Even legendary animal expert Jack Hanna chooses North Palm Beach, Florida, for its longtime commitment to animal and nature preservation. Learn why.
“What has attracted people here – even before I was around – was the natural beauty, the abundance of wildlife, and the meshing of the ecosystems,” says Busch Wildlife Sanctuary Executive Director David Hitzig, who, for the last 30 years, has watched the town balance both its urban expansion with wildlife preservation.
When he opened the doors to his animal rehabilitation center three decades ago, Hitzig was looking for a laid-back community that both valued its preservation efforts, as well as offered a location close enough to urban amenities. And while he had the first large-scale undertaking in Jupiter, the efforts to save both flora and fauna have drawn in other advocates, like the Loggerhead Marinelife Center. Nearby Jonathan Dickinson State Park protects 13 natural habitats and opens its gates to daily bikers, hikers, and horseback riders. Even famed animal expert Jack Hanna has found sanctuary in Jupiter, living just minutes from the Loxahatchee River that feeds the area.
“For me, Jupiter truly is one of the best-kept secrets of Florida,” adds Hitzig. “Newcomers who move here are always surprised when they find we have foxes, bobcats, and deer running through their yards.”
For a taste of Jupiter’s most preserved spots, these five stops are a must:
The Animal Kingdom
Hitzig’s Busch Wildlife Sanctuary not only opens its doors for free to curious nature enthusiasts; it helps rehabilitate more than 5,000 sick, injured, and abandoned animals each year. Picnic under the trees or walk along its wooded nature trails to discover how 90 percent of the on-site animals came here due to human-related injuries. Don’t miss the afternoon programs with recovering bald eagles, panthers, crocodiles, and the endangered crested caracara.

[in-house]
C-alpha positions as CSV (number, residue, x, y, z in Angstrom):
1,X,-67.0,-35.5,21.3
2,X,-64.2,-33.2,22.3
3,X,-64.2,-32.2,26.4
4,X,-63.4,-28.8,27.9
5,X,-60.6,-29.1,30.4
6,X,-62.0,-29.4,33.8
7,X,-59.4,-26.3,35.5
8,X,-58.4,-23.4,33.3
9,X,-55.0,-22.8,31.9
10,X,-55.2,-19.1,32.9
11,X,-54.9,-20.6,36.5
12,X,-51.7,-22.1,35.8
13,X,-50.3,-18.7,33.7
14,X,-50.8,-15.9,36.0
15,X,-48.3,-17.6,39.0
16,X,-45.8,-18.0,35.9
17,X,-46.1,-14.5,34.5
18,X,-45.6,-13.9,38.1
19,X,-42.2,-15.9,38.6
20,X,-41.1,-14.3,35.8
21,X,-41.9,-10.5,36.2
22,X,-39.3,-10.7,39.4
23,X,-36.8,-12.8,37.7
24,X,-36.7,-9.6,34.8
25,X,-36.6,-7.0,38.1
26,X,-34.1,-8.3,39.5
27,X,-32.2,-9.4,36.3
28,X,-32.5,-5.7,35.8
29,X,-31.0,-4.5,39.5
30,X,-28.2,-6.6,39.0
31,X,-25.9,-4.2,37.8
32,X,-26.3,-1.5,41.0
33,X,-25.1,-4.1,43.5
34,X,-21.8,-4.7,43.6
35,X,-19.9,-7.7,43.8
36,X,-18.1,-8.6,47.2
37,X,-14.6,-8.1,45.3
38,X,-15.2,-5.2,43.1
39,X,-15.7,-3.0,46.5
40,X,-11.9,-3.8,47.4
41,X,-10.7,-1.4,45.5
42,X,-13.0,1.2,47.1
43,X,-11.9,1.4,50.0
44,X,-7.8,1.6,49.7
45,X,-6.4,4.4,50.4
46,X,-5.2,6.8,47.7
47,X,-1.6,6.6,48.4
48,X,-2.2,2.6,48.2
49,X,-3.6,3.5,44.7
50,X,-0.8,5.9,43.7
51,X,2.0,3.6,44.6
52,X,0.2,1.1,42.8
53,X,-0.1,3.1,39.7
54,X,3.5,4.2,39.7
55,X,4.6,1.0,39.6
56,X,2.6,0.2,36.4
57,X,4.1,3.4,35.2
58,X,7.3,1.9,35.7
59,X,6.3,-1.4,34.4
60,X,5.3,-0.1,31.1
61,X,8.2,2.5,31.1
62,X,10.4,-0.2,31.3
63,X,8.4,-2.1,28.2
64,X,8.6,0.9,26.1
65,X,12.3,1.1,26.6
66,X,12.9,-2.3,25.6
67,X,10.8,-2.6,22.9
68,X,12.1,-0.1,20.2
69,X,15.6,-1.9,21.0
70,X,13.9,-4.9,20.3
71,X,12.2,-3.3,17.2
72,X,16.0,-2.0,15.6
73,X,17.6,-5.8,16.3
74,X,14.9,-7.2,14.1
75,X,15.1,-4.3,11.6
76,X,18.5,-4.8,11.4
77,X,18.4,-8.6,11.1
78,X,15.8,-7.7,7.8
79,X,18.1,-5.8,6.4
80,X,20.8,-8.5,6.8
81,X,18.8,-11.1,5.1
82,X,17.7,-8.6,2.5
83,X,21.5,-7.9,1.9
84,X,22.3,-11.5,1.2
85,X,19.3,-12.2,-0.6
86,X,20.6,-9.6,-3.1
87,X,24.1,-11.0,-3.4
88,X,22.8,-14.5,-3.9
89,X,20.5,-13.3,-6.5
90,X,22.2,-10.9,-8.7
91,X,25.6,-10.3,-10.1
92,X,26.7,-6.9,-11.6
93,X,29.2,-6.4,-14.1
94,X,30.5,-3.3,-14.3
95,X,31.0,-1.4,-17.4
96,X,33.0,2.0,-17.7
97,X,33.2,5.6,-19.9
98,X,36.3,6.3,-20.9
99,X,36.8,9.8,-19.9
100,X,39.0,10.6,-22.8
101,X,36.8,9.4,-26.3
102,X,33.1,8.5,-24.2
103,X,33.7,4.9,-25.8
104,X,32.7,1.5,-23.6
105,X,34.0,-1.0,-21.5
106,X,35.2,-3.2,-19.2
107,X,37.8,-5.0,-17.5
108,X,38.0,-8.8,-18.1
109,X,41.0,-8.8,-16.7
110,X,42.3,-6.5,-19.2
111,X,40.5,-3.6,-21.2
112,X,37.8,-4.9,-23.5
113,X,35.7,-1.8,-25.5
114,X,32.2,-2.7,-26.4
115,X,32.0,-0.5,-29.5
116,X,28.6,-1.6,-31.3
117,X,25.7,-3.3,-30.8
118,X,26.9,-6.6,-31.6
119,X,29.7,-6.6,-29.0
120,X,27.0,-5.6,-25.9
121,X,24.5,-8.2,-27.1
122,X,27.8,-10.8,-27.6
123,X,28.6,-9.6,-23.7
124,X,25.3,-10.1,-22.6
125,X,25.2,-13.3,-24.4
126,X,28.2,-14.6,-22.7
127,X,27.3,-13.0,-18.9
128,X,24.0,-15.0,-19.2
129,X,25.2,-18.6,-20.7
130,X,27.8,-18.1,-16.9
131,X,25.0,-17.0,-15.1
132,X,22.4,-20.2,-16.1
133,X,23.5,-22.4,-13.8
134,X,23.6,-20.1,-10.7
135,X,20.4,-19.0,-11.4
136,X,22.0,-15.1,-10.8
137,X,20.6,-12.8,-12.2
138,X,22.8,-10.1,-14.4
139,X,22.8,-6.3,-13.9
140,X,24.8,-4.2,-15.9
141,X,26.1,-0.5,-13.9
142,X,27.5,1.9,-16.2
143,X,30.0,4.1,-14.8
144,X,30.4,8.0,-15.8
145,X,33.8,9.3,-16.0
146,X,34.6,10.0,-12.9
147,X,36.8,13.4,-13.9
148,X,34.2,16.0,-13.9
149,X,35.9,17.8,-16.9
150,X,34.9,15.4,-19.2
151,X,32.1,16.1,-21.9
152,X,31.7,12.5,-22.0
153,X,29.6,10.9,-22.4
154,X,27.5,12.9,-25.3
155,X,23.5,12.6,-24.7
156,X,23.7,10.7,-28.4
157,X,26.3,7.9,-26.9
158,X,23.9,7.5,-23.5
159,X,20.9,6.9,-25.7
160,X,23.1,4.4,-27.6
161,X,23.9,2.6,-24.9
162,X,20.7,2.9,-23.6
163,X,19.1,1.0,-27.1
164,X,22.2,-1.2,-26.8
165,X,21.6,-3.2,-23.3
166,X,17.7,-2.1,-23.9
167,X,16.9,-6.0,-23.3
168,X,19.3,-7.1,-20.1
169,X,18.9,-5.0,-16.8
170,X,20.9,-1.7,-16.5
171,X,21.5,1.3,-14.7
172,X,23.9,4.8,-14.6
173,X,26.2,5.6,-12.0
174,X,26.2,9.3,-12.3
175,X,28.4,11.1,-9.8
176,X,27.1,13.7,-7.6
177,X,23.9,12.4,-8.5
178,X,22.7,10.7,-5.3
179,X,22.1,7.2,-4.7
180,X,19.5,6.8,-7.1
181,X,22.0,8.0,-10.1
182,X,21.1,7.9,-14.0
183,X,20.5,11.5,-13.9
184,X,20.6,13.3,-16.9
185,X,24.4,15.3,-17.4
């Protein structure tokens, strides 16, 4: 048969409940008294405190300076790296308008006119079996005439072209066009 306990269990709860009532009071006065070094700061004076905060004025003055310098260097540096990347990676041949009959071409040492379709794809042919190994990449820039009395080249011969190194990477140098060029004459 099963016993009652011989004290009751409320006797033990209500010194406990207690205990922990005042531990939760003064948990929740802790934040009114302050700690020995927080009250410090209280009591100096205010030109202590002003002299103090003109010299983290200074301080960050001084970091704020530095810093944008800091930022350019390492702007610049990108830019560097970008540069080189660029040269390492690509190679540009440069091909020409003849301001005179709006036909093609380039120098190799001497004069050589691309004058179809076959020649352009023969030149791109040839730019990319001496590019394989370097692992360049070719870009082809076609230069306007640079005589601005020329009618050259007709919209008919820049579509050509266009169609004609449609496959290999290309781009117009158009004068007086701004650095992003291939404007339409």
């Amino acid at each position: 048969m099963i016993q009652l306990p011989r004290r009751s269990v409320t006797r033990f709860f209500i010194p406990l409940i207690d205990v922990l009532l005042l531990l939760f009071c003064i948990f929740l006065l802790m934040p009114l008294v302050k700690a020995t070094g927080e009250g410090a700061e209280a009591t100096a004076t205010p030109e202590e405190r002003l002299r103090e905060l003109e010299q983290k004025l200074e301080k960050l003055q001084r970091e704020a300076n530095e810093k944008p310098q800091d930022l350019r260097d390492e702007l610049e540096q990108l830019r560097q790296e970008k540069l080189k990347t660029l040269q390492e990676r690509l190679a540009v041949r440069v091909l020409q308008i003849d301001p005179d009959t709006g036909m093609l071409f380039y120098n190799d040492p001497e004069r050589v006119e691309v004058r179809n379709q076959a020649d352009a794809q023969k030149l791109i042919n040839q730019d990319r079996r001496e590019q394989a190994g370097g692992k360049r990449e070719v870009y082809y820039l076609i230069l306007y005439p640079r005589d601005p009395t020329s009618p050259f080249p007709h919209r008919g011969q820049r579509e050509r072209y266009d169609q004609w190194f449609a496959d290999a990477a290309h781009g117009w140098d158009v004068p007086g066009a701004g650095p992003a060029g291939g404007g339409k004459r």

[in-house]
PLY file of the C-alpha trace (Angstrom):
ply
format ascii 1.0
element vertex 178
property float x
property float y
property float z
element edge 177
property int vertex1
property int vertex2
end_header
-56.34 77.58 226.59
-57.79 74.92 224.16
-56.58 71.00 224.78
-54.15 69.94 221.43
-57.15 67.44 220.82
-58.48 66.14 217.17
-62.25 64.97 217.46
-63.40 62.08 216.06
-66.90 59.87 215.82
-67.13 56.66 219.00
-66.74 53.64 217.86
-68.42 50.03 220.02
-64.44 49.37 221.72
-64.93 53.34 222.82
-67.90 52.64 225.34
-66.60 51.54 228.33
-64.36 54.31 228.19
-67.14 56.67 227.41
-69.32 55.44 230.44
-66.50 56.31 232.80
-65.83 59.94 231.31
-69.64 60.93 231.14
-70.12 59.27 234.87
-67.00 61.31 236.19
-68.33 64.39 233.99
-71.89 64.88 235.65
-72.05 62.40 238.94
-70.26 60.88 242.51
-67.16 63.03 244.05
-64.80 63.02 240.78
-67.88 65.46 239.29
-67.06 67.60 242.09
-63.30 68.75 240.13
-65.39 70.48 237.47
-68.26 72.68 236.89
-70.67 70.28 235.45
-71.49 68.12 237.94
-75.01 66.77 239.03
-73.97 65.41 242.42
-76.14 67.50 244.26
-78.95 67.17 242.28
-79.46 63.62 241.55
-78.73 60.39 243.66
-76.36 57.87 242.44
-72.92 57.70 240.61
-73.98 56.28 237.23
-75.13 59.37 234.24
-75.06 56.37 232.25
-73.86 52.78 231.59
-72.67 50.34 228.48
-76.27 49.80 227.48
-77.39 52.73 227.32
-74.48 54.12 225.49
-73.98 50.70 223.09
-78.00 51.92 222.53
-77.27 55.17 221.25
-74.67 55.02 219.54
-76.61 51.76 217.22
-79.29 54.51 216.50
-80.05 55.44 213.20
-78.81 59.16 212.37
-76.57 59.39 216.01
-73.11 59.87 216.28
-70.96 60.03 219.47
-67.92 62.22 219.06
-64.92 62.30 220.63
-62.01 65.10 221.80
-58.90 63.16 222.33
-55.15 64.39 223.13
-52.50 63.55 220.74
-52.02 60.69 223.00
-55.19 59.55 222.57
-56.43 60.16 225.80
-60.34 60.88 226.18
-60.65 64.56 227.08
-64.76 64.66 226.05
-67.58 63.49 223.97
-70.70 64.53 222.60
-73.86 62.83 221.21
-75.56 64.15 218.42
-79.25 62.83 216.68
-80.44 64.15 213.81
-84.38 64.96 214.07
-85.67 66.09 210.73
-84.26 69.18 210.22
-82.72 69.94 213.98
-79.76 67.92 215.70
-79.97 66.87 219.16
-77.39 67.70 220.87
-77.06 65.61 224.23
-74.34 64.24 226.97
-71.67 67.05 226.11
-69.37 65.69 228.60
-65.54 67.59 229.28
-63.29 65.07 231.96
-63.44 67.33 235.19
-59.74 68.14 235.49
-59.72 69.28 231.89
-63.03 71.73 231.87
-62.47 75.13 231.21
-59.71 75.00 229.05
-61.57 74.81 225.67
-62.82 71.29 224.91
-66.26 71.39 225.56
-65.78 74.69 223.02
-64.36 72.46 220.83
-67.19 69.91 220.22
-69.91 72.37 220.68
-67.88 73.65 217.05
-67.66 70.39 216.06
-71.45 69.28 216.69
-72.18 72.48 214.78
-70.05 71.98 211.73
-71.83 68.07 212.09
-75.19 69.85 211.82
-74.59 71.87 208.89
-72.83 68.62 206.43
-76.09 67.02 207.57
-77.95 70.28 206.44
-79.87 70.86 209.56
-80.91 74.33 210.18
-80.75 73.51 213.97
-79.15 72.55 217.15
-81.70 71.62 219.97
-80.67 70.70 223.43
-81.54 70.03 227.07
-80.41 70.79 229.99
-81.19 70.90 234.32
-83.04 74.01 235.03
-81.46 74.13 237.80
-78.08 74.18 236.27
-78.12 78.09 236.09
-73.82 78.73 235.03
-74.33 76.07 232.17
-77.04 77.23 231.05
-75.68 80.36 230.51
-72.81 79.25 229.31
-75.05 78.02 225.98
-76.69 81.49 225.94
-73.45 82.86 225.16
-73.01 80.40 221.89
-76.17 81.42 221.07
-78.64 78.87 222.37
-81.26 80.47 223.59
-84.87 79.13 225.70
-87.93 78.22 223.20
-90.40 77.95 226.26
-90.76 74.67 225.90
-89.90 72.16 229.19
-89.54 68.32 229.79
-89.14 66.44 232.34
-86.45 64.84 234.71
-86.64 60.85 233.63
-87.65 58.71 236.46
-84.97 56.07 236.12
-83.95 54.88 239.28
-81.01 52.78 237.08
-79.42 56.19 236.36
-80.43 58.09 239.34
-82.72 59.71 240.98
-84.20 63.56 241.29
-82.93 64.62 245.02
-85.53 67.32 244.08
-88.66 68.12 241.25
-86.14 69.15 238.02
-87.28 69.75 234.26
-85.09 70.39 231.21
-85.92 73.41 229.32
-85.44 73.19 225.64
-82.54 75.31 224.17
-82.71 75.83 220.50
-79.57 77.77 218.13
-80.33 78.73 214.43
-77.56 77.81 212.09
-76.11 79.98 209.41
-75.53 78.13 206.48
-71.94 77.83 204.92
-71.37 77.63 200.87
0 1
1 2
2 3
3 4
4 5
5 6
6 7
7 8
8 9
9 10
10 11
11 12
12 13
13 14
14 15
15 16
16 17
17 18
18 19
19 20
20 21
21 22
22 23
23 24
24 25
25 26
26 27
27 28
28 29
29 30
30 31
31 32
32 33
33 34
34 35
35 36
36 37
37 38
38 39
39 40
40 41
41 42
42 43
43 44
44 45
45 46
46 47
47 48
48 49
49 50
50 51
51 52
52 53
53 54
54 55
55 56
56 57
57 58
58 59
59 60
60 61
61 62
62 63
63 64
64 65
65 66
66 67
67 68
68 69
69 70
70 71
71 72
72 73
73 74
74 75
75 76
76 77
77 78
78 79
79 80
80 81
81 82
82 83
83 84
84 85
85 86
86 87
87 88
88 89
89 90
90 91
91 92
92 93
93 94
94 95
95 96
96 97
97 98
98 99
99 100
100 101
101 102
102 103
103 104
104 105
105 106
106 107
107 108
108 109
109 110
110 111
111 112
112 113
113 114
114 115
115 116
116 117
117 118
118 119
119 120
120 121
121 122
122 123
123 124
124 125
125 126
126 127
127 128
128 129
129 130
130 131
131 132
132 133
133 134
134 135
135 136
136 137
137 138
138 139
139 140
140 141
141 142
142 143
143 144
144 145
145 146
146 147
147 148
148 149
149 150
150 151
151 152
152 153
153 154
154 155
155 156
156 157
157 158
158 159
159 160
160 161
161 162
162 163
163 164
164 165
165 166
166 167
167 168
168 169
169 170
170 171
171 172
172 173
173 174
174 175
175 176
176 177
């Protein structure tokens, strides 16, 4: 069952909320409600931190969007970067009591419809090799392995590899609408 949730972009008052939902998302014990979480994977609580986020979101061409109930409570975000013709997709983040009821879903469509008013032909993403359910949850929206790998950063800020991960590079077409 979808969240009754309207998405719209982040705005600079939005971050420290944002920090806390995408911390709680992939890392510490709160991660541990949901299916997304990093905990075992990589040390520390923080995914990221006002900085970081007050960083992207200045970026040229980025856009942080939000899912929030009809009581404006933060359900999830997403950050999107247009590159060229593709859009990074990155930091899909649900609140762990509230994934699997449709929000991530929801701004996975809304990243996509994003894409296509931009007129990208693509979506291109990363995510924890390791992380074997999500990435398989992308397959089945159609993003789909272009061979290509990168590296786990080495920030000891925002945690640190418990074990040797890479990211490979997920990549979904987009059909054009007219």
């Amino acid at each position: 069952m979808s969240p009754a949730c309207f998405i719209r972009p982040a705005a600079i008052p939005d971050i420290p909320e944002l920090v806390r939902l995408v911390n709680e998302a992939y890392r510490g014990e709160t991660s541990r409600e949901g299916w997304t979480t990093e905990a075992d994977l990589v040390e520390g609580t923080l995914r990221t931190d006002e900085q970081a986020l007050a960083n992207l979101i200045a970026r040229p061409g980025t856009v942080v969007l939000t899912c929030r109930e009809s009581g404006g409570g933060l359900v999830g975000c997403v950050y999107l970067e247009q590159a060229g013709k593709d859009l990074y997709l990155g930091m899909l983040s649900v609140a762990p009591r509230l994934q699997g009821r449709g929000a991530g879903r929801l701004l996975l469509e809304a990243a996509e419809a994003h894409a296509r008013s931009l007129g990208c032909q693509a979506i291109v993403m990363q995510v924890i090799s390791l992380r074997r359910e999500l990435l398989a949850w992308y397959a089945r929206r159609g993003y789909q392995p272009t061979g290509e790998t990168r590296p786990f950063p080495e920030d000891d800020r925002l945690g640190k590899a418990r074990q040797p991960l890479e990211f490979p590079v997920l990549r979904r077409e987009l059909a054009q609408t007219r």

The peaceful barrier island of Blowing Rocks has long become a home for rare loggerhead and leatherback sea turtles. Not only will visitors find abundant and protected wildlife, they’ll also stumble upon the largest limestone shoreline on the US Atlantic Coast. See how it gets its name when visiting after a winter storm or during extreme high tide. That’s when the sea breaks against the rocks, forcing saltwater 50 feet into the air and letting out a thunderous roar to which it gets its namesake.
In 2012, more than 13,000 loggerhead turtles nested in this area. Guided paddleboard tours of Jupiter’s mangrove channels and seagrass beds with Jupiter Pointe Paddling unveil local wildlife and area loggerhead nesting grounds. After, join Juno Beach’s Loggerhead Marinelife Center to learn more about how this area has become a hot spot for these animals and visit turtles recovering in tanks.
Art in the Park
The Ann Norton Sculpture Gardens offers a rare look into this American artist’s works. Raised in Alabama, Norton found solitude in West Palm Beach at what is now her historic homestead, former studio, and sculpture garden. Not only are the two acres of gardens dotted with monumental works – some more than 12 feet tall – it’s also a sanctuary for 300 species of rare palm trees.
Walk in the Park
Just 25 minutes south of North Palm Beach, Boynton Beach’s Arthur R. Marshall Loxahatchee National Wildlife Refuge to find 221 square miles of Everglades. This huge preserve houses more alligators than the southern Everglades, as well as endangered species, such as wood storks and snail kites. Stand atop one of the 20-foot-tall observation towers or wander the half-mile boardwalk to get a better view of birds, deer, and even a bobcat or two.
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